Interior Designers on the 7 Most Comfortable Chairs
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Interior Designers on the 7 Most Comfortable Chairs

Seven seats, as recommended by design pros.

Mon, Sep 13, 2021 9:19amGrey Clock 4 min

WHILE WE anxiously wait to resume regular programming, comfort has become a high priority on the home front. With that in mind, we asked scores of interior designers to name the most sink-into-able chairs available today. Two respondents enthusiastically backed the Song Armchair from 3-year-old British company Maker&Son. New York designer Ghislaine Viñas called it “freakishly and deliciously comfortable…[it makes] you want to immediately curl up and snuggle.” Who among us wouldn’t welcome a hug from a chair these days? Here, six more designer-recommended seats waiting to embrace you.

Gerrit Rietveld’s 1935 Utrecht Chair

Greg Roth said his team at Home Front Build, in Los Angeles, is in love with Dutch modernist Gerrit Rietveld’s 1935 Utrecht Chair. “The incline of the seat and backrest are just so, with a very gentle and comforting slope that welcomes the body and encourages relaxation,” said the senior designer. Don’t let its angular lines spook you, he said. “This chair is firm, yes, but also cushy and soothingly comfy.” From approx. $6025 for standard size,

RH’s Yeti Sheepskin Armchair

Miami designer Travis London chose RH’s Yeti Sheepskin Armchair, calling out its long-shorn fluffy pelt. “The fur is incredibly soft, warm and comfortable,” he said. The silhouette nods to midcentury French design, with upholstered elements filled with poly-fibre wrapped around a foam core. “The cushion feels like it’s a memory-foam mattress, and it’s the perfect height to sit just right.” approx. $3052,

a funky 1980s chair

Years ago, Jenny Dina Kirschner, founder of Brooklyn’s JDK Interiors, paid $150 for a funky 1980s chair she found online. When it arrived at her office, its filthy condition kept her from sitting on it, but a visiting client plopped into it. “I was preparing coffee for us, and she yelled to me, ‘Oh my gosh, Jenny. This is the most comfortable chair I’ve ever sat in!’” Ms. Kirschner impulsively offered the client the chair, which was then reupholstered. “It feels like a fluffy cloud hugging you,” said the designer, who sometimes wishes she had kept the chair for herself. The model can still be found online, “for a lot more money,” she said. 1980s Vintage Post Modern Curvy Accent Chair, approx. $4755,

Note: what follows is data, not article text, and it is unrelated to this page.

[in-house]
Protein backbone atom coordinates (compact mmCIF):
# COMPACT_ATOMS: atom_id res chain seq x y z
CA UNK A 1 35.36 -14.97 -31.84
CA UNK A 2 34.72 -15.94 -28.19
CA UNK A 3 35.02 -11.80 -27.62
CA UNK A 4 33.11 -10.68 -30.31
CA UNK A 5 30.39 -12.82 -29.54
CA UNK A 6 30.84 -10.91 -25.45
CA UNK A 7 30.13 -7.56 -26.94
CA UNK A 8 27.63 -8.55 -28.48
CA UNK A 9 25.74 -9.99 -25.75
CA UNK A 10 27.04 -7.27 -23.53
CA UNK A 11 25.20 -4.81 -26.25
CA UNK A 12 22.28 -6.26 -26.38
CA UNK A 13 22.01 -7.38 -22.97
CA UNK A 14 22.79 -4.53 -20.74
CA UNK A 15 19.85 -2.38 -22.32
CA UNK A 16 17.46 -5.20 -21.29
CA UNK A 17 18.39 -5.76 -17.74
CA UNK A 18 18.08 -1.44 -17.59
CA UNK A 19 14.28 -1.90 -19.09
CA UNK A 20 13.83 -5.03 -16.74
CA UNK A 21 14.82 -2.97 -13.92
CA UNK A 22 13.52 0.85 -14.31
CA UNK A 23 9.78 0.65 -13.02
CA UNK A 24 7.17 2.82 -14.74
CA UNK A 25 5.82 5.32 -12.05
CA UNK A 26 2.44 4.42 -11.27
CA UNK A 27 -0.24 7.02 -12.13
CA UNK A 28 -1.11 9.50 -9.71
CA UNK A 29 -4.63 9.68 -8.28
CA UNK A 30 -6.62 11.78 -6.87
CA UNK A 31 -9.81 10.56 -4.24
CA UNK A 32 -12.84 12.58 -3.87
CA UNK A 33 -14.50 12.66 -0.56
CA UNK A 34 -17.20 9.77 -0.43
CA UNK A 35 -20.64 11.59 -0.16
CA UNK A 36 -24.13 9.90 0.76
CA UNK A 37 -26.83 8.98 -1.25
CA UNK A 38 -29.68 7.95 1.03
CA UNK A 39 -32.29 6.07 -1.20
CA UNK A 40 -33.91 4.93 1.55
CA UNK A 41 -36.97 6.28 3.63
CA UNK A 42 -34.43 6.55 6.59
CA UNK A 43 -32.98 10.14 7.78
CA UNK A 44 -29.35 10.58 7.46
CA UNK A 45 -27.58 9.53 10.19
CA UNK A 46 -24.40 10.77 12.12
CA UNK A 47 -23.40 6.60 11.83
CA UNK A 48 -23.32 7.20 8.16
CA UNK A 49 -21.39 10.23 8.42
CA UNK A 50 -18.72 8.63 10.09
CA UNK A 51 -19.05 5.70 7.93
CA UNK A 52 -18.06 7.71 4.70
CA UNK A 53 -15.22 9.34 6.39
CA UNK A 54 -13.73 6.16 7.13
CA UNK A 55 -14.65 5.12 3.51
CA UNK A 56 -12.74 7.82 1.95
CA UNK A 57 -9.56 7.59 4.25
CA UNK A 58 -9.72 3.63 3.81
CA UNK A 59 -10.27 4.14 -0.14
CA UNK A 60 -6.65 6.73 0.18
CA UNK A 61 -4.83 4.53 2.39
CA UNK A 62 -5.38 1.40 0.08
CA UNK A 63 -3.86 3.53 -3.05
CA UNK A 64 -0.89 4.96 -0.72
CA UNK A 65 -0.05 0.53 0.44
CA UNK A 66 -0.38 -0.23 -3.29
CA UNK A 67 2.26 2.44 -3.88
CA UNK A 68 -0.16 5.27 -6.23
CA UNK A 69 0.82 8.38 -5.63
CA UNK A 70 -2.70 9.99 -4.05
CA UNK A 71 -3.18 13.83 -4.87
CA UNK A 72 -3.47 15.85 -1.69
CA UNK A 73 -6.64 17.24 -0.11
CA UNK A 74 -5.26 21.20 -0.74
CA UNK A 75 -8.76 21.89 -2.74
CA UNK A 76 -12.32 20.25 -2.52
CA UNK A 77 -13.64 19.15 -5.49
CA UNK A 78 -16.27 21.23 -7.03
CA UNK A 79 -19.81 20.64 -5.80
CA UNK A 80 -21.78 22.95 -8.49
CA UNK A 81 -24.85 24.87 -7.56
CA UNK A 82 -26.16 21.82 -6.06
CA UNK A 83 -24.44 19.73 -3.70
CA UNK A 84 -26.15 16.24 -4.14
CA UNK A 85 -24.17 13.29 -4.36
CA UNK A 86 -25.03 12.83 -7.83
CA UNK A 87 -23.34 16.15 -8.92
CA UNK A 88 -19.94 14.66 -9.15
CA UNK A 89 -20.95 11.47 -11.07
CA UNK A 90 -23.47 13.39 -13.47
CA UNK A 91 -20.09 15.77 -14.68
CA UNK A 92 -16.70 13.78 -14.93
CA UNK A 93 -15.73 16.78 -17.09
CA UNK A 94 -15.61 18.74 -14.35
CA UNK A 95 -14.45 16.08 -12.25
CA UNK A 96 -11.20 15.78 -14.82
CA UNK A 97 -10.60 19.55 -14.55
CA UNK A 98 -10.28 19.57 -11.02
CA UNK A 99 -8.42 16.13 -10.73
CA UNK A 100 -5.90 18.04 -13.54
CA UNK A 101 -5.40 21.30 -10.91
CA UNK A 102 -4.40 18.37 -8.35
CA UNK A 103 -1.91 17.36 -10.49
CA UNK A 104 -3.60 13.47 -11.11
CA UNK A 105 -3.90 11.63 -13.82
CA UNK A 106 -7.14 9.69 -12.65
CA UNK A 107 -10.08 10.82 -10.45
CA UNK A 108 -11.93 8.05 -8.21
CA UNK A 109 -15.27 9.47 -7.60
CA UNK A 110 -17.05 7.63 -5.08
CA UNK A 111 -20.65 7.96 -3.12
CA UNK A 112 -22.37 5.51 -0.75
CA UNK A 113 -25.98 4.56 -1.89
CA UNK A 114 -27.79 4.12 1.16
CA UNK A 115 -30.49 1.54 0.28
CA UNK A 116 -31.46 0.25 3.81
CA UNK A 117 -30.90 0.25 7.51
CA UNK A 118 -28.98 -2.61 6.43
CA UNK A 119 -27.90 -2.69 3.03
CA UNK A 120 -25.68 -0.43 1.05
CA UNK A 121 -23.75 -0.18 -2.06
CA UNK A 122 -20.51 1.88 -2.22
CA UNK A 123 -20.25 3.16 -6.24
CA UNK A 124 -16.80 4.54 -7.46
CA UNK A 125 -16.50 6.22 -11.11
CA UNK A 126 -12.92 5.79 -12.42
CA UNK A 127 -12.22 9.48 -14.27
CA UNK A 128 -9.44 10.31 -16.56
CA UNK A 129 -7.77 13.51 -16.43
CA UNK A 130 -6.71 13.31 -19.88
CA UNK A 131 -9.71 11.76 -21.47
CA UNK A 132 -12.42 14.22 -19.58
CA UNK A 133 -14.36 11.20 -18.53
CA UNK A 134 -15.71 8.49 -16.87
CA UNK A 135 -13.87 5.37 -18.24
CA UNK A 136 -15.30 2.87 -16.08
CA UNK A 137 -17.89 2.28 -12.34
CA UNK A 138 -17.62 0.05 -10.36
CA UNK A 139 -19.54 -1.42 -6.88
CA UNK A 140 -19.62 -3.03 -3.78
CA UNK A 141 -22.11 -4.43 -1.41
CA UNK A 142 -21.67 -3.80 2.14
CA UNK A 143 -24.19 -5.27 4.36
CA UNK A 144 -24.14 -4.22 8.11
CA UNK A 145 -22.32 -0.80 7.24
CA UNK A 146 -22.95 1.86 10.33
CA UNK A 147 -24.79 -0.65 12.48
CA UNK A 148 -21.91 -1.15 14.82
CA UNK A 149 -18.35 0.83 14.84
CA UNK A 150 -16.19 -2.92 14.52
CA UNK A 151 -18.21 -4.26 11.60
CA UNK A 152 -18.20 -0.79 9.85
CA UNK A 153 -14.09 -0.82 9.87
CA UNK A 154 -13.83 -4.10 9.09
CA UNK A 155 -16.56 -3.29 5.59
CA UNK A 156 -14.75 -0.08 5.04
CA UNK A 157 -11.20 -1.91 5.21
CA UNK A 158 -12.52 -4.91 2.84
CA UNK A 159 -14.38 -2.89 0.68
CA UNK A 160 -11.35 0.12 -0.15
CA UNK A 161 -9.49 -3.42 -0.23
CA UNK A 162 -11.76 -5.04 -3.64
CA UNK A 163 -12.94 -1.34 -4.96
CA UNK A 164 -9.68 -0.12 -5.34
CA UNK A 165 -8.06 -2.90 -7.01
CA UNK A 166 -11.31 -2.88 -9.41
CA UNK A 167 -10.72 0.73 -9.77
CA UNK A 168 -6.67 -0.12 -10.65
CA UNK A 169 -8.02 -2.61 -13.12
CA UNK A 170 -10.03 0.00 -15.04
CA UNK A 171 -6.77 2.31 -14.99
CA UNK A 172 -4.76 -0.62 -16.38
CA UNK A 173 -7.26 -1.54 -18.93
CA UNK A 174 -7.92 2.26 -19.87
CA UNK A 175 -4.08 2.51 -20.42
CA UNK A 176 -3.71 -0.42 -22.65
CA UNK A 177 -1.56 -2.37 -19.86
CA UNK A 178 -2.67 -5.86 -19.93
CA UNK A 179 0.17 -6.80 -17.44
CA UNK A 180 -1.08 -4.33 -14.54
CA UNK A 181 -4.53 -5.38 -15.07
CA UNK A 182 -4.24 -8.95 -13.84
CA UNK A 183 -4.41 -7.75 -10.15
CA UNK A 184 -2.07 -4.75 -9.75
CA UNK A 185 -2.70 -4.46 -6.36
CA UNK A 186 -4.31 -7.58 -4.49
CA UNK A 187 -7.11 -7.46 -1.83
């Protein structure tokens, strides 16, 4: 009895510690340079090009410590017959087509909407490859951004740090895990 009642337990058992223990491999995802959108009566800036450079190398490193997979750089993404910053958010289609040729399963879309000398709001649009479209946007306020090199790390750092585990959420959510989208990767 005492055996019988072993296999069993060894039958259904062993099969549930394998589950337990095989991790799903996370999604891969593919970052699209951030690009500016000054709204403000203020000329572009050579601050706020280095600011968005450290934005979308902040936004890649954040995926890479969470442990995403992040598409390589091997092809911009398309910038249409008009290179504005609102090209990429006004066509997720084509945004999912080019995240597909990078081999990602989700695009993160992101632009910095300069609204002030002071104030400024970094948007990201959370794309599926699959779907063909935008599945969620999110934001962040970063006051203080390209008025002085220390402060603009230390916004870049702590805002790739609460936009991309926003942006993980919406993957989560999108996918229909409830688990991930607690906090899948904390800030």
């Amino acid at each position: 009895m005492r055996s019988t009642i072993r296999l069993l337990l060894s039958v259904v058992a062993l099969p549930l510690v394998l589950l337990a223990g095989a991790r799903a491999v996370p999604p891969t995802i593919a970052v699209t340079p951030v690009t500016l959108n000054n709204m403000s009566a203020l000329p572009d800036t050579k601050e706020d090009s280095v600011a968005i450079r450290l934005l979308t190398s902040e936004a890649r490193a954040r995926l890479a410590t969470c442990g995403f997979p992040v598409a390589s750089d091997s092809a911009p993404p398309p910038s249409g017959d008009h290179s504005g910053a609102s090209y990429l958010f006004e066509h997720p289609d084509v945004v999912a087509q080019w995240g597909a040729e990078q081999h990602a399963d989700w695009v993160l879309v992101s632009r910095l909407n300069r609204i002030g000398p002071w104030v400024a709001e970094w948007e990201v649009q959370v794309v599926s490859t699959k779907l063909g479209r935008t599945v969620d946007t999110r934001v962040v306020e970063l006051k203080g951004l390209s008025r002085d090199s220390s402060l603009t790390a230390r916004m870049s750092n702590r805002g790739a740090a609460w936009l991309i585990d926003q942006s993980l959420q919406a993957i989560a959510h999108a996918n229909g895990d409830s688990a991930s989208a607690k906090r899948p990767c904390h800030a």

Eames Lounge Chair and Ottoman

The Eames Lounge Chair and Ottoman was the seat our respondents cited most frequently. “The bent plywood veneer and leather make it comfortable and durable,” said architect Grant C. Kirkpatrick of the midcentury modern classic. The partner at Los Angeles’s KAA Design Group added that the wide base and reclining angle make it “great for reading.” Tish Mills appreciates that it’s a good fit for both men and women, regardless of height. The Atlanta designer, who has included the pair in both contemporary and traditional homes, also values its timelessness. “It is like a chameleon and works in every space.” From approx. $7466,

Quiver Klismos Chair from Soane Britain

One of the few traditional chairs our designers singled out, the Quiver Klismos Chair from Soane Britain riffs on 18th-century revivals of the ancient Greek klismos design. Said Amanda Lindroth, an interior designer based in Nassau, Bahamas, “The scale is just right and it encompasses you.” Its classic shape, leather cladding, tufted cushion and brass socks and casters make a very posh and proper perch. From $14,266, available at retail in the U.K. and through the trade in the U.S.,